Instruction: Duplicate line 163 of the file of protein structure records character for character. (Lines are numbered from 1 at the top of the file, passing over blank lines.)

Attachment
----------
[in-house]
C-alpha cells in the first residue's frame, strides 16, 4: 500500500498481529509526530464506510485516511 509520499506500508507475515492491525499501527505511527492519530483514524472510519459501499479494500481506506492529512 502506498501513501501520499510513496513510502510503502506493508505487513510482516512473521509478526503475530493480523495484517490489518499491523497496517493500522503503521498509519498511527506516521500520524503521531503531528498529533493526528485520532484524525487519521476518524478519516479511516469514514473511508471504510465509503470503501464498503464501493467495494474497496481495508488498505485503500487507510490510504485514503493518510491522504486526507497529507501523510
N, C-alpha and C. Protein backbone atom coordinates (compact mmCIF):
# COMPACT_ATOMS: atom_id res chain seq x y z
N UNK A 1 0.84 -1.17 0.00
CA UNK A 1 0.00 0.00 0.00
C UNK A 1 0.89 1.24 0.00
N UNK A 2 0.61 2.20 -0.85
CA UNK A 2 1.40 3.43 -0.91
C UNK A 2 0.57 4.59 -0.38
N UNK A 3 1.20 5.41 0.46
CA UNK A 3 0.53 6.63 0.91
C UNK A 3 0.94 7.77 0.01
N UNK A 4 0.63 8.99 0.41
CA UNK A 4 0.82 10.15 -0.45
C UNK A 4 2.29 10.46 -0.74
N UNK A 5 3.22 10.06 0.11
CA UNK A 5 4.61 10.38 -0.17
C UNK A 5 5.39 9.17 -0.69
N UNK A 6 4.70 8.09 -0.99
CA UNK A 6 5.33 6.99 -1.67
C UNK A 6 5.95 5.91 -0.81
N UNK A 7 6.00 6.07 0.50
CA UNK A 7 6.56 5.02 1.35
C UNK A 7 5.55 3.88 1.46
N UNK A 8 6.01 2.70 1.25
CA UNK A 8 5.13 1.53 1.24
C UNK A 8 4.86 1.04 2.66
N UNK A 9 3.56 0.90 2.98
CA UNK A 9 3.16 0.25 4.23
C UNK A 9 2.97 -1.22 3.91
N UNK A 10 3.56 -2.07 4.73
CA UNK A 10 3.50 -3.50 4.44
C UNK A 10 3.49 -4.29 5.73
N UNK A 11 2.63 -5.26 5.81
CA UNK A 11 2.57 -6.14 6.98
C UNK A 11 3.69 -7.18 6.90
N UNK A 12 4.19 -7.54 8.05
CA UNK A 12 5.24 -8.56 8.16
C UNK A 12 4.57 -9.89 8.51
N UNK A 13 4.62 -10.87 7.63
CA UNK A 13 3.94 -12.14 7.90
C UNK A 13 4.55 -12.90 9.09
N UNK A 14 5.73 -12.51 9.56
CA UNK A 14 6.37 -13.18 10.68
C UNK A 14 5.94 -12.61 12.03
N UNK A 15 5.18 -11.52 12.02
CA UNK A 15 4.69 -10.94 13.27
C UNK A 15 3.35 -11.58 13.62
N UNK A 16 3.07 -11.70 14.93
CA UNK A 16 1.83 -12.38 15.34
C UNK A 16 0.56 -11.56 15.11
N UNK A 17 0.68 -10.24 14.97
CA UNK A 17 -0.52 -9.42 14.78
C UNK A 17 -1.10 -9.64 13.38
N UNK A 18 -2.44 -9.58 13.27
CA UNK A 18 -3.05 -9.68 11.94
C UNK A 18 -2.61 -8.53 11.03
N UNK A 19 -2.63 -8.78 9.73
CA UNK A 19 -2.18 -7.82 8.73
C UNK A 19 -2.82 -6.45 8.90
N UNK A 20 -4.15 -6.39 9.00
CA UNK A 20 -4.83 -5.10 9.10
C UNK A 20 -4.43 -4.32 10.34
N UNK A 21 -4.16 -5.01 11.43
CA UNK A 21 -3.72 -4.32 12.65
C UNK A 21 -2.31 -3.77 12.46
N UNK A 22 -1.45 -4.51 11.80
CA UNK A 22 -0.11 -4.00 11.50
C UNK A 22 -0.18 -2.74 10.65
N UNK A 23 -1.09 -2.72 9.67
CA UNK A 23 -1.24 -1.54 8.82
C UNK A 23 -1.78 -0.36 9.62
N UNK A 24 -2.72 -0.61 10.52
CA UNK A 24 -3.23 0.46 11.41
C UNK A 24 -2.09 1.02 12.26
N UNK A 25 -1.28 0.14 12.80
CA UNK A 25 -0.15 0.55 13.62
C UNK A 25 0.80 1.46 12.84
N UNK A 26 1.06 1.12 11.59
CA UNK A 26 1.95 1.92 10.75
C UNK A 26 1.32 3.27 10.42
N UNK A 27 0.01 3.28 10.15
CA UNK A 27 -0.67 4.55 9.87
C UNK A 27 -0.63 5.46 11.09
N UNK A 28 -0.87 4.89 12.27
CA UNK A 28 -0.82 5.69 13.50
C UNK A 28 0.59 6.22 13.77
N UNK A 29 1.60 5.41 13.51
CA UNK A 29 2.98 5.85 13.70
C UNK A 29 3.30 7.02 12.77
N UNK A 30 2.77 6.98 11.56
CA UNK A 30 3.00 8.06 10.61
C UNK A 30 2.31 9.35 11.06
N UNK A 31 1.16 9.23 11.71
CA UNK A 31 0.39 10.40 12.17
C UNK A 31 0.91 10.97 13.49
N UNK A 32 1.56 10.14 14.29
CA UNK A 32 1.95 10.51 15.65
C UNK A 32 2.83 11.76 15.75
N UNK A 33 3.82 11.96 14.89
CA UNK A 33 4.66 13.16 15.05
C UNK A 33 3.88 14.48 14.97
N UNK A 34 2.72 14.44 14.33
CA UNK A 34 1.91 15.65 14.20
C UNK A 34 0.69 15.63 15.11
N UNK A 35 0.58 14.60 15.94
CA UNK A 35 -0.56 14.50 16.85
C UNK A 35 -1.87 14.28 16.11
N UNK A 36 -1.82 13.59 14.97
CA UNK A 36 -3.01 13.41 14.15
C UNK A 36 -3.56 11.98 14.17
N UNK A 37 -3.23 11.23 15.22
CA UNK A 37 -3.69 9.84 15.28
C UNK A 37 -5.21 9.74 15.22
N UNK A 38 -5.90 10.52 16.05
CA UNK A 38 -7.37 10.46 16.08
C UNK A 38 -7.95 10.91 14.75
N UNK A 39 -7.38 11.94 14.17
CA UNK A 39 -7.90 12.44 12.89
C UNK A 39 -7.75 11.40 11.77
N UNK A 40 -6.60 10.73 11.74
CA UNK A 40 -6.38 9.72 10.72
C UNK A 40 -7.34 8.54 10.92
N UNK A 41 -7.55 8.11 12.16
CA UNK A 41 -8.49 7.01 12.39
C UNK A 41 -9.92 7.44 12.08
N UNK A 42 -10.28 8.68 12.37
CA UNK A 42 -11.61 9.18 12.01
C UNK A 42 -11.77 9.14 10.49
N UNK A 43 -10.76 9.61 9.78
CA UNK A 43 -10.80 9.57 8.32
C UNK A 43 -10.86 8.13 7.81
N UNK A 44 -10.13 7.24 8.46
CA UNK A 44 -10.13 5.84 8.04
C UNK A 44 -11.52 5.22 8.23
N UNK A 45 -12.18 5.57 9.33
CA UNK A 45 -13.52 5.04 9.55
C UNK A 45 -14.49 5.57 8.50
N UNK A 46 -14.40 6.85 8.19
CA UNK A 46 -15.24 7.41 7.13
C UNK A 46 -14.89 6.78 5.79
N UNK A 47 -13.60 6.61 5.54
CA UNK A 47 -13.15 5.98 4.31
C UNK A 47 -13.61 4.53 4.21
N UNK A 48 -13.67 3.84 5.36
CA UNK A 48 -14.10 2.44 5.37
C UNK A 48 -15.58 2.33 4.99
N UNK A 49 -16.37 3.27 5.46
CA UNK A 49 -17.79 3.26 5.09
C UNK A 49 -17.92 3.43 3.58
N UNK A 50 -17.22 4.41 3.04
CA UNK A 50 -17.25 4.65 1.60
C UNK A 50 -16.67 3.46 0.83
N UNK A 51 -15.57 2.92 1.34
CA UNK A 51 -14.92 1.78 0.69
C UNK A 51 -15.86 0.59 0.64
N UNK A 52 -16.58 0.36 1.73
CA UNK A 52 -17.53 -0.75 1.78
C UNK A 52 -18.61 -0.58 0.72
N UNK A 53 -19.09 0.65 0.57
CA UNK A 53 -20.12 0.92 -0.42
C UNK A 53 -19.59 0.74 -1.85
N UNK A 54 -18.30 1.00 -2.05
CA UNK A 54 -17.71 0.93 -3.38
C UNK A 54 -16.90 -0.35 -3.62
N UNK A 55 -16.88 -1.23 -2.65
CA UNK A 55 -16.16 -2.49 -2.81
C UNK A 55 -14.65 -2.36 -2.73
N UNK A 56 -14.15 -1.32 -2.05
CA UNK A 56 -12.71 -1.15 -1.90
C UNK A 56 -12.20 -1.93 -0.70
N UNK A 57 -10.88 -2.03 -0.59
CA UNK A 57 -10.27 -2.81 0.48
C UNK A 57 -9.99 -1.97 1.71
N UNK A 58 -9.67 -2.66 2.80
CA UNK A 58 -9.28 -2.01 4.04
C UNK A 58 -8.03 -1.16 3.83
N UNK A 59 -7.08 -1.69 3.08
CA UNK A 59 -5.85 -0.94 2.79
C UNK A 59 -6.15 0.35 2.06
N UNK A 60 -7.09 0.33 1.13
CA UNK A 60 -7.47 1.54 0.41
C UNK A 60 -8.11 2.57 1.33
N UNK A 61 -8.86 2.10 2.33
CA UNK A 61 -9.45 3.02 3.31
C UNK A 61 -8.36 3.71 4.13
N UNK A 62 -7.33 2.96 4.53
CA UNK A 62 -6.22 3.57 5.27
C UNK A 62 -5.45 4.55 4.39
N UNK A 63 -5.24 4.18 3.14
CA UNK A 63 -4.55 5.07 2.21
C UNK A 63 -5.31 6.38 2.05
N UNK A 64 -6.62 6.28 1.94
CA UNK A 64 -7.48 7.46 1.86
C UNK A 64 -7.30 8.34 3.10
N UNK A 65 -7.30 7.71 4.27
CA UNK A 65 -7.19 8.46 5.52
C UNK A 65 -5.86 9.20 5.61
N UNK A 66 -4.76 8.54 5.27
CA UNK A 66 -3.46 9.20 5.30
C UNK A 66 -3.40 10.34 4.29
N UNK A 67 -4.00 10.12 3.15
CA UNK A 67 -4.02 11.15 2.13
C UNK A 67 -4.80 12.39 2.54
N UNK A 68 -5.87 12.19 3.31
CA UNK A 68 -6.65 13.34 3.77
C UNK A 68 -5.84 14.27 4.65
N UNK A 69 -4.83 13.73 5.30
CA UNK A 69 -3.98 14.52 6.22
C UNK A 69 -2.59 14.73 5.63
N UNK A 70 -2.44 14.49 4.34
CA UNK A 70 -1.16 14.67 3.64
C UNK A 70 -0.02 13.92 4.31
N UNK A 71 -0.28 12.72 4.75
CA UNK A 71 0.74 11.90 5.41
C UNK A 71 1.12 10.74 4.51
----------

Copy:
C UNK A 53 -19.59 0.74 -1.85